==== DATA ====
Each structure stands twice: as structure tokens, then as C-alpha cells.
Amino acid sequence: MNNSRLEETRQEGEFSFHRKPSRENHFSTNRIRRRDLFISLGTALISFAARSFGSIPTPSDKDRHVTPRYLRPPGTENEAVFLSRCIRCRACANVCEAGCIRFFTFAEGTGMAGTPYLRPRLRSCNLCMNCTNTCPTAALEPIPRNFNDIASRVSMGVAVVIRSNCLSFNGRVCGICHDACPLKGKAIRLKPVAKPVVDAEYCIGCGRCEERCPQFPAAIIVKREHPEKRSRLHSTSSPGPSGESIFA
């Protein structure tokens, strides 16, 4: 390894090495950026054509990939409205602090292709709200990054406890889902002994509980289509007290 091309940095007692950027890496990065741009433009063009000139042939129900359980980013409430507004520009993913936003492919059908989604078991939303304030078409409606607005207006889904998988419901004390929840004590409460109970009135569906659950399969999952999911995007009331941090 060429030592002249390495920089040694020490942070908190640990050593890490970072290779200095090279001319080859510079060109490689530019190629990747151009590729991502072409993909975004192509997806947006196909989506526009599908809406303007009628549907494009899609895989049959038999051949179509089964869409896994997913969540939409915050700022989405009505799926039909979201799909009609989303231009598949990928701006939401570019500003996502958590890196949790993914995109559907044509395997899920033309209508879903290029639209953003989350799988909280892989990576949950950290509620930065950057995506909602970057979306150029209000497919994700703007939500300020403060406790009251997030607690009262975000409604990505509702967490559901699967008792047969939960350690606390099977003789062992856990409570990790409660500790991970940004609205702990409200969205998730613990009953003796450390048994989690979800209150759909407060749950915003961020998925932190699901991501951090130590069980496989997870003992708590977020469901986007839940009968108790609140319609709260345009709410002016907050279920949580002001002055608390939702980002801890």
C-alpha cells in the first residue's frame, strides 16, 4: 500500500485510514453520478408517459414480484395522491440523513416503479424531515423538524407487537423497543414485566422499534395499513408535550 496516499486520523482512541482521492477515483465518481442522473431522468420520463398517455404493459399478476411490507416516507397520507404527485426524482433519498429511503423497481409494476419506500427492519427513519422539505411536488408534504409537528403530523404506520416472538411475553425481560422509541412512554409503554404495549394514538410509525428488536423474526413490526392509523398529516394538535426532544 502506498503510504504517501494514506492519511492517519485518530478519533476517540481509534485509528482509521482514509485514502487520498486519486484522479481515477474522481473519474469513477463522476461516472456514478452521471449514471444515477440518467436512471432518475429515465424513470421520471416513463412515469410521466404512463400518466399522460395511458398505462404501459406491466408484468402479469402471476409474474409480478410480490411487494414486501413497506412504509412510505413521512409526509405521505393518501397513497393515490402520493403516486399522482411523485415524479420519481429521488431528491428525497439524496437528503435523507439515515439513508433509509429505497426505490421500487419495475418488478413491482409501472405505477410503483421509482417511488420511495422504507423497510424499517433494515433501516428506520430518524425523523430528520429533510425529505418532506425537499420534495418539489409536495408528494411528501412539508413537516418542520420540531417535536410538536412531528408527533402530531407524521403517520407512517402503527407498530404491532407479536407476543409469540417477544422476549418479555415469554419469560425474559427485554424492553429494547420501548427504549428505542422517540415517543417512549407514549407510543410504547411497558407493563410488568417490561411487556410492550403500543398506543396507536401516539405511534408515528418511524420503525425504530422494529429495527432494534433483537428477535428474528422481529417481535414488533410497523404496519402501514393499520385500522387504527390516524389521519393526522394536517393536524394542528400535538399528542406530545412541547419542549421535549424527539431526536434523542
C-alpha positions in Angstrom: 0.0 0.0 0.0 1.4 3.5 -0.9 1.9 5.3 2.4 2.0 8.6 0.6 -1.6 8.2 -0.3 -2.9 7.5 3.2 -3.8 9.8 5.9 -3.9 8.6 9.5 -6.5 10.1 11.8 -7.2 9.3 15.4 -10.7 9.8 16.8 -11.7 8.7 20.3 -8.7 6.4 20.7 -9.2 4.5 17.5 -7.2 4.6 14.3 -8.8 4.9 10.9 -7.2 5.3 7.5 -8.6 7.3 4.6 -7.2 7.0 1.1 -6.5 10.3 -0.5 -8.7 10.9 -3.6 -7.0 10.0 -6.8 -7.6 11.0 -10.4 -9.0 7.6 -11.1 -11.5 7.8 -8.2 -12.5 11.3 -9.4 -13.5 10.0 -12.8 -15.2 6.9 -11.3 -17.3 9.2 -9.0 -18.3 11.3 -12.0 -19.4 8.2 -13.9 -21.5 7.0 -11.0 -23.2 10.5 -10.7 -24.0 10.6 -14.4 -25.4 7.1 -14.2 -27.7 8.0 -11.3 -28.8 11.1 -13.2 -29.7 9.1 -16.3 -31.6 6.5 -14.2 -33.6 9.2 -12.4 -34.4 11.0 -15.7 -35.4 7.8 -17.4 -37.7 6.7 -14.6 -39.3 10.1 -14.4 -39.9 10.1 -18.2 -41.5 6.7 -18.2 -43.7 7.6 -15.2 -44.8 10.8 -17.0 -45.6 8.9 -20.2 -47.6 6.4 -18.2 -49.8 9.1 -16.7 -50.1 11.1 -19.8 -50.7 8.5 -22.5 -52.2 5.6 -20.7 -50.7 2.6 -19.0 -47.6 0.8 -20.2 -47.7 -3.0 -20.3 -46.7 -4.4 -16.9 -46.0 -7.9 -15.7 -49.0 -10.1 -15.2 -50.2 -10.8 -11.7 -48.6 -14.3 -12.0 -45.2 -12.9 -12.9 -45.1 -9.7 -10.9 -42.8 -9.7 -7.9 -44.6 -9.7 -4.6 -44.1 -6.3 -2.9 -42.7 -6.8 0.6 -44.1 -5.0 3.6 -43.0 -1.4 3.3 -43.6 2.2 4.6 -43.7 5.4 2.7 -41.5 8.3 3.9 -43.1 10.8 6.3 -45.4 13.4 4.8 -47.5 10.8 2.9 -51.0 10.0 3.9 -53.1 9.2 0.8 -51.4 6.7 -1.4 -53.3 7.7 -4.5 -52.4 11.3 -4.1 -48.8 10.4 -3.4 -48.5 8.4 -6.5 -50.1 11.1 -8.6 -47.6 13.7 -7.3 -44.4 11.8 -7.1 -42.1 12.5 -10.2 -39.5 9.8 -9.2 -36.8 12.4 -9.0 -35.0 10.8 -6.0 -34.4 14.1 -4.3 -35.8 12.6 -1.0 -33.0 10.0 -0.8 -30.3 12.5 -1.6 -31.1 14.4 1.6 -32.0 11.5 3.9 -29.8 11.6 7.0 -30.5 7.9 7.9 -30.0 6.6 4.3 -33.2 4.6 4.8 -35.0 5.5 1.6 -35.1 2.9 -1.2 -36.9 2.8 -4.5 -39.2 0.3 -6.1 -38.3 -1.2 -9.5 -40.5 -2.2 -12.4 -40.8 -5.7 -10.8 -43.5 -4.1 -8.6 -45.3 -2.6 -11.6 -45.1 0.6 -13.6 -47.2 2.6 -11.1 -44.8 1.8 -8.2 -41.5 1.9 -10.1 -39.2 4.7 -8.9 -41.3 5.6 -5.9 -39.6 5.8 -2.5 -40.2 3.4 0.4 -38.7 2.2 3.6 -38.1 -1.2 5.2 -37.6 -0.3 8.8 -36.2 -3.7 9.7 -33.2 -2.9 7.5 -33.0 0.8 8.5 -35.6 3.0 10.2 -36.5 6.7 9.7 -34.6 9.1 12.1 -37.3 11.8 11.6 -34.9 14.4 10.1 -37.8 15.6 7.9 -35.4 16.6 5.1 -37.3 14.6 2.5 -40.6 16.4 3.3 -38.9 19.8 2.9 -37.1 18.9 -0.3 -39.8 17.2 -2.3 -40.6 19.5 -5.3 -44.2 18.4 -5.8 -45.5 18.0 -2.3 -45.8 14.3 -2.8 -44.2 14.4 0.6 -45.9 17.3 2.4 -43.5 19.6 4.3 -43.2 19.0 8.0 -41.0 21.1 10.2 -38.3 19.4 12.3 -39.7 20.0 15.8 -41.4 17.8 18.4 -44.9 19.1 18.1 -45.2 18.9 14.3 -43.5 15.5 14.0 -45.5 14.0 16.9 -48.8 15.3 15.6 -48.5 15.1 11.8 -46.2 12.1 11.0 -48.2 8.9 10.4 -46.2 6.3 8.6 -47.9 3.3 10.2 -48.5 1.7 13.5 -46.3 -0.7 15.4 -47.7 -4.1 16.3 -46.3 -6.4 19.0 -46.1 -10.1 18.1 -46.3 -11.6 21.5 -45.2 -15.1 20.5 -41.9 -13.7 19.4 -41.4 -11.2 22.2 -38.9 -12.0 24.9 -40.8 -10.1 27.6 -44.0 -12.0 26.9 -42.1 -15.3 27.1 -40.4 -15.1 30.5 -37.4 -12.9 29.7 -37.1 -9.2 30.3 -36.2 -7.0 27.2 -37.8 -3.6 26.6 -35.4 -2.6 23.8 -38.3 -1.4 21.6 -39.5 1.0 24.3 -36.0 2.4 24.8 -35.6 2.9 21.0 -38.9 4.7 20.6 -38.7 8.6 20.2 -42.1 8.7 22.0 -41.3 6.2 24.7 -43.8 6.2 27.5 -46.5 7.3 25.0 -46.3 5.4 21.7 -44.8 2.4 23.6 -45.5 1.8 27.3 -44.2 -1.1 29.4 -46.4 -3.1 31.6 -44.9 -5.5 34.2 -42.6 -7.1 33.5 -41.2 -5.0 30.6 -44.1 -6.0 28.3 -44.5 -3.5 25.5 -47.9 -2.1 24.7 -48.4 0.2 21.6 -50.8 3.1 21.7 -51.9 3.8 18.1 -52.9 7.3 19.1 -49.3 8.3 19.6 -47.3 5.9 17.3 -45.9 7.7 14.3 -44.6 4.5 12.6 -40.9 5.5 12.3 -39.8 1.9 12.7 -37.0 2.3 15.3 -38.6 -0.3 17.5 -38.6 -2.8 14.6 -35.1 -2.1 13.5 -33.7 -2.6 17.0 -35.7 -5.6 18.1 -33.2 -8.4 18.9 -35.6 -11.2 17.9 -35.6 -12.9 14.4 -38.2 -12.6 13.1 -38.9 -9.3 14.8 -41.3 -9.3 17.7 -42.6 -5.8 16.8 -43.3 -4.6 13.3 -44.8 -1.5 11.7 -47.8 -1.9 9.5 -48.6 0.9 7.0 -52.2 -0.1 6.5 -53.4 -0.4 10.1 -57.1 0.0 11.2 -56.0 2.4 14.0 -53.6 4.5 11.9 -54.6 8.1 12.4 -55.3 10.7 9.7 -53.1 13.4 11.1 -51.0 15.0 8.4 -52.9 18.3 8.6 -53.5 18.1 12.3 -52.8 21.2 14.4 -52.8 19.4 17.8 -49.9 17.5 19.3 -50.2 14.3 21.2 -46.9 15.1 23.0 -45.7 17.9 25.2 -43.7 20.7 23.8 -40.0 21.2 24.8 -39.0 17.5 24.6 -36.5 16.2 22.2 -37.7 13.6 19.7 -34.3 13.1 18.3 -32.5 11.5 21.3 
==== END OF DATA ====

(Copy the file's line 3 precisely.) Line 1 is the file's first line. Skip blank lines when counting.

């Protein structure tokens, strides 16, 4: 390894090495950026054509990939409205602090292709709200990054406890889902002994509980289509007290 091309940095007692950027890496990065741009433009063009000139042939129900359980980013409430507004520009993913936003492919059908989604078991939303304030078409409606607005207006889904998988419901004390929840004590409460109970009135569906659950399969999952999911995007009331941090 060429030592002249390495920089040694020490942070908190640990050593890490970072290779200095090279001319080859510079060109490689530019190629990747151009590729991502072409993909975004192509997806947006196909989506526009599908809406303007009628549907494009899609895989049959038999051949179509089964869409896994997913969540939409915050700022989405009505799926039909979201799909009609989303231009598949990928701006939401570019500003996502958590890196949790993914995109559907044509395997899920033309209508879903290029639209953003989350799988909280892989990576949950950290509620930065950057995506909602970057979306150029209000497919994700703007939500300020403060406790009251997030607690009262975000409604990505509702967490559901699967008792047969939960350690606390099977003789062992856990409570990790409660500790991970940004609205702990409200969205998730613990009953003796450390048994989690979800209150759909407060749950915003961020998925932190699901991501951090130590069980496989997870003992708590977020469901986007839940009968108790609140319609709260345009709410002016907050279920949580002001002055608390939702980002801890």